The Tragically Hip wraps up their final tour this weekend, and once the lights are out and the set list starts fading from memory, one thing we’ll remember is Gord Downie’s wardrobe. Pink, turquoise, silver, and gold—all bright metallic and leather—the colourful array of suits have become instantly iconic. Izzy Camilleri is the designer behind the dazzling look— a look she admittedly wasn’t sure Downie could pull off at first. When she’s not designing suits for The Hip frontman, Camilleri is working on her clothing line for wheelchair users called IZ Adaptive. We caught up with her to chat about blazing new trails in the fashion industry, working with Gord Downie, and the surprising power clothing has to lift our spirits:
How did you come to design Gord Downie’s wardrobe for the Man Machine Poem tour?
I met him in 2014 and he was looking to get some leather done for his Fully Completely tour last year. We met one Saturday morning at a coffee shop and just kind of clicked. I ended up making four pieces for that tour: one for every season. We initially did the black leather one, and a pinstriped one. In the summer we did a white version and a chocolate brown version in the fall. By the end of that tour they were already planning the next one (Man Machine Poem), and he and I started talking about doing these metallic suits. That was before he found out about his tumour.
Whose idea was it make the suits in bright, colourful metallics?
That was his idea.
It’s a bold look for him—did you think he could carry it?
It’s a bold look for anybody! At first I was not fully on the same page, let’s say. But I was open to it. I like when people trust what they’re feeling and go with it. I just had to think about how we could make it work. We tabled the idea, then he got diagnosed and didn’t talk about it for a while. When he came back with the OK from his doctor to go ahead with the tour, the suits seemed fitting all of the sudden. I would never have pegged him for wearing them, but now I think they’re so perfect.
The outfits are already iconic. I saw a woman leaving one of the band’s Toronto shows dressed like Gord in a the turquoise pants, a Jaws t-shirt, and white hat. Did you expect they’d resonate with fans like they have?
I knew it was going to be awesome, but I had no idea just how powerful they’d be. He really wanted to be uplifting on stage and he wanted to raise everyone’s spirits. In that respect, these suits have been impactful on many levels. That’s what I didn’t expect. The Jaws t-shirt was all him, by the way. It’s just part of his everyday wardrobe he tossed in his suitcase. When I saw it for the first time on stage, I was like: That is so good. It works so well with the metallic.
Designing clothes for stars is more of a side job for you now. Can you tell me how you got started with your current fashion line, IZ Adaptive?
In 2004, the late Barbara Turnbull, who was a reporter for the Toronto Star, was looking for someone to make a shearling cape for her. Someone gave her my name because of my experience working with leather. She was awesome and told me what she needed this cape to be from a fashion perspective and also a function perspective, and I just became a sponge trying to understand what her clothing needs were. Until then I had never worked with someone who uses a wheelchair. I didn’t even realize that someone who uses a wheelchair would have different challenges when it came to clothes. That’s one of the reasons I dove into this: there was this bigger-picture part of being a human being that I wasn’t even considering.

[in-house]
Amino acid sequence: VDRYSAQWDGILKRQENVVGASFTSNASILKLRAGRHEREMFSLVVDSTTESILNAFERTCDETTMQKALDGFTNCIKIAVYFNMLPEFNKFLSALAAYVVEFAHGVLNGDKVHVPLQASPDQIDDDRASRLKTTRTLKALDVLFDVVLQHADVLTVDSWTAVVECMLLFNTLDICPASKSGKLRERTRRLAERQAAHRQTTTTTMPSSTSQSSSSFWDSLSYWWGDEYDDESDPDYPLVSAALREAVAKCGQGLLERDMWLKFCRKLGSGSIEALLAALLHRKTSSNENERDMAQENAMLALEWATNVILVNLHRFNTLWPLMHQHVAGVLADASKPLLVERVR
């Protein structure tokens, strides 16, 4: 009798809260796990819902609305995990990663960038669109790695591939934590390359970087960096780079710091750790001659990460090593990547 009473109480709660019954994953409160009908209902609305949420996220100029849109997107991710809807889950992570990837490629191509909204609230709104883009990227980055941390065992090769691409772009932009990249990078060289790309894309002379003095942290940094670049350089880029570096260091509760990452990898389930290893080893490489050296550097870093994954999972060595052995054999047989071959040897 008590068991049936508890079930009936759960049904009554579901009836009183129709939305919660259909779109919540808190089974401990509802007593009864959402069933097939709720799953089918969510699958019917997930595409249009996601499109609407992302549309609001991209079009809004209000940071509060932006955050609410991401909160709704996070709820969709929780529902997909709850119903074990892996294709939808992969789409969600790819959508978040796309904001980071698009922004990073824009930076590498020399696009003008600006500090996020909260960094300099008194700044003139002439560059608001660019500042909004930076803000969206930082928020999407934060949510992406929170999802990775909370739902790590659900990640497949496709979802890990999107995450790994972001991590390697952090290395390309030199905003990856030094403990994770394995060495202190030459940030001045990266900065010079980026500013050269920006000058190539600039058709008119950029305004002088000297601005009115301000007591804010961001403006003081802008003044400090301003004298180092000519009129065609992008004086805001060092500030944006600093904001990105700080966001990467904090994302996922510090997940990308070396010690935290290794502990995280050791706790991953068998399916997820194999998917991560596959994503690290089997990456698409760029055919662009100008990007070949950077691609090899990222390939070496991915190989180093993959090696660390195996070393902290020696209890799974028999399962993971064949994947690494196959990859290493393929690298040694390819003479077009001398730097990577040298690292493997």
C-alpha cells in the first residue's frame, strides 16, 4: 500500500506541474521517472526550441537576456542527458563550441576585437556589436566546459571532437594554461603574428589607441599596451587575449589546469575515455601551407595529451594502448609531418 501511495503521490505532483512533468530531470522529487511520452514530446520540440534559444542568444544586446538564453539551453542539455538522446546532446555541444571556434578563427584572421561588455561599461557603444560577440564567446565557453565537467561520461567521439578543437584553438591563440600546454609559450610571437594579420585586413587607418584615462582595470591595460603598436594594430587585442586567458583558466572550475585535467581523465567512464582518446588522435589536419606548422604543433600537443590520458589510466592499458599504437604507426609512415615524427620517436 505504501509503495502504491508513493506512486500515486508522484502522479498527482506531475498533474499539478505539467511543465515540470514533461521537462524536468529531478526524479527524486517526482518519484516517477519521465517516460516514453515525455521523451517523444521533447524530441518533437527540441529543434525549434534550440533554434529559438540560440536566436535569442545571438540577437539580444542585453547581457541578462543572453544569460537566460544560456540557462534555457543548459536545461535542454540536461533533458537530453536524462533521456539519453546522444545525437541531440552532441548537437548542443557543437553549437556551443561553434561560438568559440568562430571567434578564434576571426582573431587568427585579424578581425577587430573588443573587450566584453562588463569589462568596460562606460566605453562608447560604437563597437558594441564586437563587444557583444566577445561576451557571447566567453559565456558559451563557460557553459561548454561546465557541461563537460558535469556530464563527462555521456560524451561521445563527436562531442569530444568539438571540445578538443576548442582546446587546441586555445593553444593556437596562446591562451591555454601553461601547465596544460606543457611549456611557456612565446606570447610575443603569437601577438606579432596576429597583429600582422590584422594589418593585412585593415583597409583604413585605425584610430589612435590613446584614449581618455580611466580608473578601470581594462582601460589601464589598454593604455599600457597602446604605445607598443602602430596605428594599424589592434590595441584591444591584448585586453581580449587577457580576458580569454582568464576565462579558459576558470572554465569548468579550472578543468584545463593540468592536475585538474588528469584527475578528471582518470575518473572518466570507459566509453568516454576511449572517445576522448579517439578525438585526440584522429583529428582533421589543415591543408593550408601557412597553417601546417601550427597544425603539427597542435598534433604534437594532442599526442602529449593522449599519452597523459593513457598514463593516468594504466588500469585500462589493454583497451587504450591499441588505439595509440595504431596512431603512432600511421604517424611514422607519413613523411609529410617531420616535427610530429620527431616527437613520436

How did you scale up from that one client?
I thought, if Barbara has these issues with clothes, there’s gotta be lots of others with similar issues. I asked her to put a focus group together so I could ask other women what their challenges are around clothes. The women talked freely about dislikes, likes, challenges, wish lists, and there wasn’t one similar comment. By the end of the night, my head was spinning. I thought there’s no way I can do this. Then one of the women from the focus group—a woman in her 20s who loved fashion—asked me to make her a winter coat. After I made it she called me and told me every time she wears the coat, people would stop her and tell her how amazing it is, and she just called to thank me. That was the nicest, biggest compliment I’d ever received. After that, I got this epiphany: the common link between everybody is they’re sitting. I was super motivated and ended up putting a collection together and was up and running within six weeks.
What options did wheelchair users have for comfortable, fashionable clothing at the time?
Options were slim. After making one of my first pieces for a seated client, I started Googling around and everything I saw was geared to the elderly or people in long-term care. I’m talking polyester, elastic waistbands, baggy shirts with big ugly prints, fleece with kittens on them. They all looked like they’d been designed in 1972 and never updated. But 84% of people who are paralyzed (in Ontario) are between the ages of 18 and 34. These are young people. They don’t want to dress like their grandmother in a hospital.
Has the adaptive clothing market improved in the seven years since you launched your business?
Our biggest competition is still a company in Germany. Their stuff costs about double the price of ours and they don’t ship to North America. There are some companies that have come up in the United States. Tommy Hilfiger, for example, just came out with a adaptive children’s wear line just this year. So there is a bit more of a light shining on this area, but it has taken years and years and years to develop.
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